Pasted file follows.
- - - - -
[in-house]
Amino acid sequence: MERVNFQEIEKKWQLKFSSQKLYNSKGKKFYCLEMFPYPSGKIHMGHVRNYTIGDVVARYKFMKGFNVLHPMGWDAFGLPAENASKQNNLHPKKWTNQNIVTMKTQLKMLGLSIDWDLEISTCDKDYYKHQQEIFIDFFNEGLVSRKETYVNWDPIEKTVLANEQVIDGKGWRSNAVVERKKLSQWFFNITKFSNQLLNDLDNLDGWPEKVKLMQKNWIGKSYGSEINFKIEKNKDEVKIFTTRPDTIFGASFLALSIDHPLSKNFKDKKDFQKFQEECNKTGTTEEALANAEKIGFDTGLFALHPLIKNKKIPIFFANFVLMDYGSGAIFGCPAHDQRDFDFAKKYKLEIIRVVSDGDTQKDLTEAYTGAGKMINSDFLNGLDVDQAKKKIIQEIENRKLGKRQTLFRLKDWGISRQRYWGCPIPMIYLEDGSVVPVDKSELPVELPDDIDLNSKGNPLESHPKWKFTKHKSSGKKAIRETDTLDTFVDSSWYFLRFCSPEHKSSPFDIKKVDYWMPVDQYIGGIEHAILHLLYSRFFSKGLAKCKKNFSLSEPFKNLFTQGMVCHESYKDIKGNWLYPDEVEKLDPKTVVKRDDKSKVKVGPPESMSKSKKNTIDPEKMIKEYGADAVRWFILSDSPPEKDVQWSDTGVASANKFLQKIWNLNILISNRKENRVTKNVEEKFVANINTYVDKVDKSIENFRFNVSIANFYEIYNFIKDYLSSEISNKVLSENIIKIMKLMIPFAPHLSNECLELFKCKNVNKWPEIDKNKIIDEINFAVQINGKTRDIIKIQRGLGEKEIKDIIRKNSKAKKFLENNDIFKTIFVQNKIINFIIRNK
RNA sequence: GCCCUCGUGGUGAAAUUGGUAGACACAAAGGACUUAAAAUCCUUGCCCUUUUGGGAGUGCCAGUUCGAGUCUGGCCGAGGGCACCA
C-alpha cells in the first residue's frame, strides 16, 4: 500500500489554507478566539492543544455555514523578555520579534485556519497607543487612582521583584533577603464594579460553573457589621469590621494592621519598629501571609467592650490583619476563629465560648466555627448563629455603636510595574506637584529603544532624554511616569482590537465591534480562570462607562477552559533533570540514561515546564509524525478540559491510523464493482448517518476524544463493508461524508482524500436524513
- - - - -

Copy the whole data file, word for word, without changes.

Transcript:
[in-house]
Amino acid sequence: MERVNFQEIEKKWQLKFSSQKLYNSKGKKFYCLEMFPYPSGKIHMGHVRNYTIGDVVARYKFMKGFNVLHPMGWDAFGLPAENASKQNNLHPKKWTNQNIVTMKTQLKMLGLSIDWDLEISTCDKDYYKHQQEIFIDFFNEGLVSRKETYVNWDPIEKTVLANEQVIDGKGWRSNAVVERKKLSQWFFNITKFSNQLLNDLDNLDGWPEKVKLMQKNWIGKSYGSEINFKIEKNKDEVKIFTTRPDTIFGASFLALSIDHPLSKNFKDKKDFQKFQEECNKTGTTEEALANAEKIGFDTGLFALHPLIKNKKIPIFFANFVLMDYGSGAIFGCPAHDQRDFDFAKKYKLEIIRVVSDGDTQKDLTEAYTGAGKMINSDFLNGLDVDQAKKKIIQEIENRKLGKRQTLFRLKDWGISRQRYWGCPIPMIYLEDGSVVPVDKSELPVELPDDIDLNSKGNPLESHPKWKFTKHKSSGKKAIRETDTLDTFVDSSWYFLRFCSPEHKSSPFDIKKVDYWMPVDQYIGGIEHAILHLLYSRFFSKGLAKCKKNFSLSEPFKNLFTQGMVCHESYKDIKGNWLYPDEVEKLDPKTVVKRDDKSKVKVGPPESMSKSKKNTIDPEKMIKEYGADAVRWFILSDSPPEKDVQWSDTGVASANKFLQKIWNLNILISNRKENRVTKNVEEKFVANINTYVDKVDKSIENFRFNVSIANFYEIYNFIKDYLSSEISNKVLSENIIKIMKLMIPFAPHLSNECLELFKCKNVNKWPEIDKNKIIDEINFAVQINGKTRDIIKIQRGLGEKEIKDIIRKNSKAKKFLENNDIFKTIFVQNKIINFIIRNK
RNA sequence: GCCCUCGUGGUGAAAUUGGUAGACACAAAGGACUUAAAAUCCUUGCCCUUUUGGGAGUGCCAGUUCGAGUCUGGCCGAGGGCACCA
C-alpha cells in the first residue's frame, strides 16, 4: 500500500489554507478566539492543544455555514523578555520579534485556519497607543487612582521583584533577603464594579460553573457589621469590621494592621519598629501571609467592650490583619476563629465560648466555627448563629455603636510595574506637584529603544532624554511616569482590537465591534480562570462607562477552559533533570540514561515546564509524525478540559491510523464493482448517518476524544463493508461524508482524500436524513